The Pacific Northwest is noted for its great coffee. In fact, Oregonians love and crave their coffee. An entire coffee culture has sprung up to answer this craving. Espresso stands and carts have sprung up in every major northwest city. You can find espresso or coffee places on street corners, in grocery stores, gas stations, hardware stores, department stores, stadiums, and even in the fast food outlets. There are even drive-through espresso stands for coffee drinkers who don’t have time to get out of their cars. It is more than just a trend; it is a new institution of the busy lifestyle.
As to why coffee is so popular in the Northwest, some people laughingly argue it is because people can not function in the cold, gray, and drizzly climate without it. Whatever the reason, this craving has spread through out the United States and the world. Coffee is the second largest commodity in the world.
Coffee House History: The boom of coffee houses is not new, as the roots of coffee houses go back to the 15th century Arabia, 16th century Europe, and 17th century North America. Coffee drinking began in the American colonies as early as 1689 in Boston, New York, and Philadelphia. In fact, the Green Dragon Coffee House of Boston was where the idea for the famous Boston Tea Party was conceived in 1773. Americans revolted against England’s tea tax, and the Continental Congress declared coffee the “Official National Beverage.” What better way to protest the unfair tea taxes imposed than to enjoy an alternate coffee beverage?
Facts and Trivia about Coffee: The coffee bean is a fruit. It is actually the seeds of a cherry-like fruit. Coffee trees produce berries, called coffee cherries. These fruits are first green before turning red, and each fruit usually contains two beans. The coffee cherries turn bright red when they are ripe and ready to pick.
These seeds or beans of the fruit are then fermented, much as grapes are fermented when making wine, but the end result is different. After the coffee bean has been separated from the fruit, it remains covered in a mucilaginous layer. Fermentation breaks down the mucilage that surrounds the coffee bean. This mucilage, if not removed, will retard the taste of your coffee and create an undesirable taste.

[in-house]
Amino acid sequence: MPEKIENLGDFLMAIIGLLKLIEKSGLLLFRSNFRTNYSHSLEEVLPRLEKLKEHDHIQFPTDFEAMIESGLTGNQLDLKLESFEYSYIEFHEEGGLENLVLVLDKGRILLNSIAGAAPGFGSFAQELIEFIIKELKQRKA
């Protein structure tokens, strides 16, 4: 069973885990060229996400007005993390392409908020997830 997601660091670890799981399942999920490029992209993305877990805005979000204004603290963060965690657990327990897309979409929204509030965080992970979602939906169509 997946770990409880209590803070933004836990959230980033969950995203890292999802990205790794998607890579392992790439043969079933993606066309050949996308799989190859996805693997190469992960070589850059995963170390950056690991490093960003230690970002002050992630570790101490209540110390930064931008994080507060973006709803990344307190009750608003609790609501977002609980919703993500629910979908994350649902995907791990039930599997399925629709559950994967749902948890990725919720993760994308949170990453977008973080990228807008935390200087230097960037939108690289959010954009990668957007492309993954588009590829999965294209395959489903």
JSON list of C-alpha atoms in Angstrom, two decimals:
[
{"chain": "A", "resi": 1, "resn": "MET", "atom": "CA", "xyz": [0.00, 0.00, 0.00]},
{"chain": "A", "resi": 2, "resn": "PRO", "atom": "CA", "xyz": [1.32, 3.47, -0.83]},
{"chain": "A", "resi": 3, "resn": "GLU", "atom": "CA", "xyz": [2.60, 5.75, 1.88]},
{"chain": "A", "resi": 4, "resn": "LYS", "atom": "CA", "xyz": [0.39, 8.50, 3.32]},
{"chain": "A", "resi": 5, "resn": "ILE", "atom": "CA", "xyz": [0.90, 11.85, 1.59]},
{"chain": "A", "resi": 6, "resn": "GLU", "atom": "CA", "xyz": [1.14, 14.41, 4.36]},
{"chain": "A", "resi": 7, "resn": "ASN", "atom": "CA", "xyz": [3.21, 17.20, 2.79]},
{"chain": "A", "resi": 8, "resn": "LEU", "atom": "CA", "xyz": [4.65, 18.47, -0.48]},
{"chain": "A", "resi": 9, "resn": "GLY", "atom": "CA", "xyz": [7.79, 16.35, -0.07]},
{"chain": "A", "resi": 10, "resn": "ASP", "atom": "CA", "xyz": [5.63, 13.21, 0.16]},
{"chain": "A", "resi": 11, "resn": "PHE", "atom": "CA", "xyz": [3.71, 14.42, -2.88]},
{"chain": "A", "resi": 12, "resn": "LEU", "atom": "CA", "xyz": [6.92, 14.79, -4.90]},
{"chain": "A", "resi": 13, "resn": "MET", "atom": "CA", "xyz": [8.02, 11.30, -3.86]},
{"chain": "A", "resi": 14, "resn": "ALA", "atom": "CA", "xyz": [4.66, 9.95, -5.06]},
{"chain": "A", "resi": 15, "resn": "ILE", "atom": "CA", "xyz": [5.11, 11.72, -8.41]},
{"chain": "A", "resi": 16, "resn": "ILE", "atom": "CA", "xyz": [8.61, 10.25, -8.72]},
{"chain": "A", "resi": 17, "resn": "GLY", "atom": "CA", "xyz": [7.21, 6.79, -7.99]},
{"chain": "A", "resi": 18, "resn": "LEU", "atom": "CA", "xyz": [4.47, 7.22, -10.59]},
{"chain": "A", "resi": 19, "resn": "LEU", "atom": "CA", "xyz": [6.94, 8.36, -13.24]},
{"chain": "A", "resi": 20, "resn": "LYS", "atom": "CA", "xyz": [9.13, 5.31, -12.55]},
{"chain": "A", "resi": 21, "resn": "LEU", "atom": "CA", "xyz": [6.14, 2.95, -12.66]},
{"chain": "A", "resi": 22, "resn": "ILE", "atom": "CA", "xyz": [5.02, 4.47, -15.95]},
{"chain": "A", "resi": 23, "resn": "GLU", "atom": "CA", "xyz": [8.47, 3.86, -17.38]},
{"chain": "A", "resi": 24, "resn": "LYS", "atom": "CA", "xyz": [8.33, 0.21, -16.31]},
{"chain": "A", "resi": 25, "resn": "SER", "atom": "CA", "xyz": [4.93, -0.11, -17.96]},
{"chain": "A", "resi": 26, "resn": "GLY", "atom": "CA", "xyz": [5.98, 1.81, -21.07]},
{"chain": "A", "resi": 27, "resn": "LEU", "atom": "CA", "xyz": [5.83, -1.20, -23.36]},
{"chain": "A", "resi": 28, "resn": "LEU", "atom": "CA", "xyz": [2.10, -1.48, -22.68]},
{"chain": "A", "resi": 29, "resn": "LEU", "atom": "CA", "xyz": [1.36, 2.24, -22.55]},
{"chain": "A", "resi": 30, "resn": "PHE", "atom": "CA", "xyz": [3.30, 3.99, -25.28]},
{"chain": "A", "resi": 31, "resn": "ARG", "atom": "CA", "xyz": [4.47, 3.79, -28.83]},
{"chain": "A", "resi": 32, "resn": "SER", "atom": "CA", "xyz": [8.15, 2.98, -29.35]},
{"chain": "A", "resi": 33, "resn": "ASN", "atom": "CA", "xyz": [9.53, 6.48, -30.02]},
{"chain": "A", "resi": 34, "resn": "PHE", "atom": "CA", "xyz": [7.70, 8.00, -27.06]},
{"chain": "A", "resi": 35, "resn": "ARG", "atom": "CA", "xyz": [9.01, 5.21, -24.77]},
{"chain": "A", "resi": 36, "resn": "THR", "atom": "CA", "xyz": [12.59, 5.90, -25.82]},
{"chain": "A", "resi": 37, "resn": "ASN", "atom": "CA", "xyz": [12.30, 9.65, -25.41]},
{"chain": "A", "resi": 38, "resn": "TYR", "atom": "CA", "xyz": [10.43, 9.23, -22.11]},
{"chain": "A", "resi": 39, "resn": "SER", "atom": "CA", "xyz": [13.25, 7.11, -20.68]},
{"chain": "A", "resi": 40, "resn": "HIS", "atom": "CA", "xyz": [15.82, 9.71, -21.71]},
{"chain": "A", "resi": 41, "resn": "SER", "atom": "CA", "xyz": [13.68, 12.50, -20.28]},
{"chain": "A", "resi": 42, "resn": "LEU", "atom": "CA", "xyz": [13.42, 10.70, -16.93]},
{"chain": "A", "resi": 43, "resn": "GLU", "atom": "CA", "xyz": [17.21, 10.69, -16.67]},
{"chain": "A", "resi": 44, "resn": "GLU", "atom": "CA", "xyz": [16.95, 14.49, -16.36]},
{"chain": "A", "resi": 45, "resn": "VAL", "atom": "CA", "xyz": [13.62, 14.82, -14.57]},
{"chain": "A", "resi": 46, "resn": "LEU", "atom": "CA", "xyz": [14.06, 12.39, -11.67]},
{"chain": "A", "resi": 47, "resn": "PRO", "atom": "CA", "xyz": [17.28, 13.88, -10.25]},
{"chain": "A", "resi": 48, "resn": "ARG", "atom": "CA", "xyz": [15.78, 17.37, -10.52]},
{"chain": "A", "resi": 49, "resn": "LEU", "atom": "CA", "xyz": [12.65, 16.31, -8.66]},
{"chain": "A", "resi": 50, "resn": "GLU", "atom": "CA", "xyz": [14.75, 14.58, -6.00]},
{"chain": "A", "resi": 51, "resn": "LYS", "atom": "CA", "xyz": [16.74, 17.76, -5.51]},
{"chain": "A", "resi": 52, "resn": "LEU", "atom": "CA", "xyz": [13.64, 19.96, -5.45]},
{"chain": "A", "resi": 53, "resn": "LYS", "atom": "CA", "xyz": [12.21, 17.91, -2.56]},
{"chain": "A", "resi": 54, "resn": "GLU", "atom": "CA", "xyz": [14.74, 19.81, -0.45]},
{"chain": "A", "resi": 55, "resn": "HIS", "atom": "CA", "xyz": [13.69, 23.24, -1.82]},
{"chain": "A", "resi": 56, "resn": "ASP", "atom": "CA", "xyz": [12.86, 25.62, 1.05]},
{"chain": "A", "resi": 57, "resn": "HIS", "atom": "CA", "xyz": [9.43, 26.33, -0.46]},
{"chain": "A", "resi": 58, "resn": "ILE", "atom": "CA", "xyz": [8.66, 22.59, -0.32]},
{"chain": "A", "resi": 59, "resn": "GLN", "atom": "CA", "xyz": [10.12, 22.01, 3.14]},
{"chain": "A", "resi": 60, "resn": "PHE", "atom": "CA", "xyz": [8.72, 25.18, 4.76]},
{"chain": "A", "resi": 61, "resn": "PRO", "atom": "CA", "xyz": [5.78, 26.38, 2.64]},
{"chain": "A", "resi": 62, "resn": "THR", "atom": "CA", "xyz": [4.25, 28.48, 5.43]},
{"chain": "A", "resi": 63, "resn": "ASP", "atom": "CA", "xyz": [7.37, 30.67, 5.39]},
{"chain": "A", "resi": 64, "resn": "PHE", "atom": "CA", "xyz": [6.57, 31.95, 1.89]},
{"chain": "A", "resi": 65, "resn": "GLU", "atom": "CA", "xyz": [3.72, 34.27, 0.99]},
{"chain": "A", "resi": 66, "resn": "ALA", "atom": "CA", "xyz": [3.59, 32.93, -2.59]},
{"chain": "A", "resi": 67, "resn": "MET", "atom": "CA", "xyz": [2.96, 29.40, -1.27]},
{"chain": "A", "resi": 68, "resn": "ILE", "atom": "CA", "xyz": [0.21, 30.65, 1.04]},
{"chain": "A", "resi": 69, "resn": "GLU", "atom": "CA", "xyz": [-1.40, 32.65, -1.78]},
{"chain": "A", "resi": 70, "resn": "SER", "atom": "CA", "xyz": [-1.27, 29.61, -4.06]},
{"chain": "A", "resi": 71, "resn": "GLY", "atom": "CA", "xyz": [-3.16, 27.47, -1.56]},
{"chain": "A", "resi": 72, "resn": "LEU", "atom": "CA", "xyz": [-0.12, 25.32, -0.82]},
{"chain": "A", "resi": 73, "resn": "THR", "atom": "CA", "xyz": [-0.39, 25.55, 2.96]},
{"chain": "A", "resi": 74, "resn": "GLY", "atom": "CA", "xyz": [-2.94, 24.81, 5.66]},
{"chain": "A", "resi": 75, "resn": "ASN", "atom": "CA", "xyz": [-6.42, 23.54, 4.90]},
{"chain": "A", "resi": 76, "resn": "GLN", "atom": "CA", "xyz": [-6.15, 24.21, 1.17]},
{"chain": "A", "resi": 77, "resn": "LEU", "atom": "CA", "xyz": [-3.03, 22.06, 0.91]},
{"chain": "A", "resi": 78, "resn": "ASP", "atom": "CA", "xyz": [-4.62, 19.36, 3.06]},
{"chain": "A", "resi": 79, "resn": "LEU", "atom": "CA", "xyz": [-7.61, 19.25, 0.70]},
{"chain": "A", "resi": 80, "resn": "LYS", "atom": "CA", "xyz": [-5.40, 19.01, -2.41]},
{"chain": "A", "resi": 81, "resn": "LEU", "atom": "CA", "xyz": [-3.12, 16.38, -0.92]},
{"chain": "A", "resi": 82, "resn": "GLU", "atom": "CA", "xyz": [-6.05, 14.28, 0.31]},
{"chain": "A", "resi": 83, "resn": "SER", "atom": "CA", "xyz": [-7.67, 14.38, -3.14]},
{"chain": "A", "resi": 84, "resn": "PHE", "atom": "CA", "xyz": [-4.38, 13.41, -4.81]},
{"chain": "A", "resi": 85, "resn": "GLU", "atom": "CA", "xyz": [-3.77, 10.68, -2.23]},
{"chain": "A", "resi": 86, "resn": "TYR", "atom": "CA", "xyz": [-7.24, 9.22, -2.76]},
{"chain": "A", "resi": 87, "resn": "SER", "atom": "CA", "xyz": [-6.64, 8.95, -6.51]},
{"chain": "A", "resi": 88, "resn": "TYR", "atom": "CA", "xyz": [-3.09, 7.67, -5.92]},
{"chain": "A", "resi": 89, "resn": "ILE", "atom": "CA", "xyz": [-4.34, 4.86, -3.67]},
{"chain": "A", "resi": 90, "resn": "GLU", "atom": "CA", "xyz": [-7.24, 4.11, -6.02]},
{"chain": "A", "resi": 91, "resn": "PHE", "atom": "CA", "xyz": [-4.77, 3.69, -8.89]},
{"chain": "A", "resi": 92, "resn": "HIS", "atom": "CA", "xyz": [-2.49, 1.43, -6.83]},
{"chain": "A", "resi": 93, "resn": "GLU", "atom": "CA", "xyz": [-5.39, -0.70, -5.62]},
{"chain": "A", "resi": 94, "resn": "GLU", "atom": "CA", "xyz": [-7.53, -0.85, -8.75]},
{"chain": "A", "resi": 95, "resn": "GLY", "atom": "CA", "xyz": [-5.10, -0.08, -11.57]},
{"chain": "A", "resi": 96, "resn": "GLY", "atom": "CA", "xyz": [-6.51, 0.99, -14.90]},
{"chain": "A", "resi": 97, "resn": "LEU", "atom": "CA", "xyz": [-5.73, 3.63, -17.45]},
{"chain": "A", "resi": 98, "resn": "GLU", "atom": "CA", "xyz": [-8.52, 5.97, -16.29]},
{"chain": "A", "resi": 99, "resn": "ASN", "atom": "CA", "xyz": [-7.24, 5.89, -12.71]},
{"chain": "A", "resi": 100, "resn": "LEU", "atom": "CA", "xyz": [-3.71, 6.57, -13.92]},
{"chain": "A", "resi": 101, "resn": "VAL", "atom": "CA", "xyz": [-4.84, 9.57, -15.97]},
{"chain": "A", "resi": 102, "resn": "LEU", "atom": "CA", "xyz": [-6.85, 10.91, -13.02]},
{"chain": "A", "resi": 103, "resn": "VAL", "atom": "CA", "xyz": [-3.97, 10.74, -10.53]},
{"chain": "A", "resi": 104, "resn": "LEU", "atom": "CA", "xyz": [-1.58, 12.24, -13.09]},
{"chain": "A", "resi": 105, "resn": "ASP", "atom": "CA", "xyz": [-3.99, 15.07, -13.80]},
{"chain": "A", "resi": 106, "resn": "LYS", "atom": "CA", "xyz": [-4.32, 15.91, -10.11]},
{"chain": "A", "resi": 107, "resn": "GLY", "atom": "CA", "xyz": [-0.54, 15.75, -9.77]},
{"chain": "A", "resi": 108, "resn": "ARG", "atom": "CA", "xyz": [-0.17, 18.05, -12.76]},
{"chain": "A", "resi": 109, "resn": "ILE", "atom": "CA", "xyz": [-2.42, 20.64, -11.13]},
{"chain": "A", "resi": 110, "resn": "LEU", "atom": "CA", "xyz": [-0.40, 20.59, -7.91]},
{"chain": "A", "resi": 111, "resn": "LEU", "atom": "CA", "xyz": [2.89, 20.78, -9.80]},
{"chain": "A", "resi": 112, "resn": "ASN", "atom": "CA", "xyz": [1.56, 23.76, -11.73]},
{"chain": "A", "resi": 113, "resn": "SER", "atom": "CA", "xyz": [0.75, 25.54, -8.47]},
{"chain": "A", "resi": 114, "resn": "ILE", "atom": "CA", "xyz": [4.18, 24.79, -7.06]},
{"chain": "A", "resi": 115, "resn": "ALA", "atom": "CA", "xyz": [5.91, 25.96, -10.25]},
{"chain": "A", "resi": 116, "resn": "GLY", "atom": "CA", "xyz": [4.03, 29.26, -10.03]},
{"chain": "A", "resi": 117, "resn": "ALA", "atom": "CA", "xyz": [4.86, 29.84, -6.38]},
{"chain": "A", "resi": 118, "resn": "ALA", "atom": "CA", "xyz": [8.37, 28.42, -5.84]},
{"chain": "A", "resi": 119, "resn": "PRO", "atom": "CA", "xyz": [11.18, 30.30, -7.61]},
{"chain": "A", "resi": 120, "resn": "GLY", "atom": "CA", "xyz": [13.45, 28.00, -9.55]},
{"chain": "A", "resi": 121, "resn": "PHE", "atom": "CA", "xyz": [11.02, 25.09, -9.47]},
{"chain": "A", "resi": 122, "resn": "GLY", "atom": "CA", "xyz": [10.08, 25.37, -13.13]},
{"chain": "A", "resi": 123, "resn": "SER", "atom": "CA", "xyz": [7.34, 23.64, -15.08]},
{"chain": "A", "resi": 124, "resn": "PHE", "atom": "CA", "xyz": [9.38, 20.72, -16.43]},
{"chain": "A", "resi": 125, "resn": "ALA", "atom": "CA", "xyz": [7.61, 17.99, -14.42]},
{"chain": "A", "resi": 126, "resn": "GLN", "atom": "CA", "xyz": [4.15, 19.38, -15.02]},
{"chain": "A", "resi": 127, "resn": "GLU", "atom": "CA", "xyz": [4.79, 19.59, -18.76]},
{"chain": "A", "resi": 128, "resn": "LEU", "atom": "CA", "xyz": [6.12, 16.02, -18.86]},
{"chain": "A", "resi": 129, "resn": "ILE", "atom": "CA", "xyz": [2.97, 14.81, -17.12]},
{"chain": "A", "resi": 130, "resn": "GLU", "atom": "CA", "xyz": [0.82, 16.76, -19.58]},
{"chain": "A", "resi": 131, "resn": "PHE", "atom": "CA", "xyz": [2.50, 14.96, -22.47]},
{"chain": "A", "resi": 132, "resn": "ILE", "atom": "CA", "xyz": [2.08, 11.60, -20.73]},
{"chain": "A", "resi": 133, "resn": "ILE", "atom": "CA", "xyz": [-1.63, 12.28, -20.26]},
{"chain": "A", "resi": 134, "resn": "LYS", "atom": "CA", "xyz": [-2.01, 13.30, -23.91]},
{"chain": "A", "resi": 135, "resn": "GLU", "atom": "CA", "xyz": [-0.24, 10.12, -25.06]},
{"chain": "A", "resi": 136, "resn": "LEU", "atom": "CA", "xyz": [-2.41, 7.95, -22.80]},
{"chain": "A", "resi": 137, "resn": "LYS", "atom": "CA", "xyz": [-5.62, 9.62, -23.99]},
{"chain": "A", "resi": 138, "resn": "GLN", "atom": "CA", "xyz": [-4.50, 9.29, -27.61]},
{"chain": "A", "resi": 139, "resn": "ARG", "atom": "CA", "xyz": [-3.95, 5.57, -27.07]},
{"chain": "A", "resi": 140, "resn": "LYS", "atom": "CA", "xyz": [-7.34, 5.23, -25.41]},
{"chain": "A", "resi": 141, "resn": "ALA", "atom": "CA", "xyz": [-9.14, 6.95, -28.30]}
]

Like the grapes of fine wines, coffee acquires unique taste characteristics from its local geography and climate. This depends on such factors as altitude, rainfall, type of soil, and how it is processed.
How to Make the Perfect Cup of Coffee
A great dining experience deserves great coffee – A few simple rules to follow for that perfect cup of coffee
Clean Coffee Pot – A clean coffee pot is essential and can make a substantial difference in the taste of your coffee. The type of coffee pot that you use is also very important (buy the best one that you can afford).
My Favorite Coffee Maker – I am always being asked what type of drip coffee pot is the best to use to make perfect coffee. After many years of purchasing and trying different pots myself, I complained to my favorite local coffee roaster that my coffee was never as good as theirs. They told me to purchase and use the Bunn ThermoFresh 10-Cup Thermal-Carafe Home Coffee Brewer. I now use this coffee maker and my husband and I are now in “coffee heaven.”
Coffee Beans – Purchase coffee beans as soon after they have been roasted as possible. Fresh roasted coffee beans are essential to a superb cup of coffee. Also purchase your coffee beans in small amounts, only as much as you can use in a given period of time. Remember that coffee is a perishable produce that is less than spectacular when it has staled.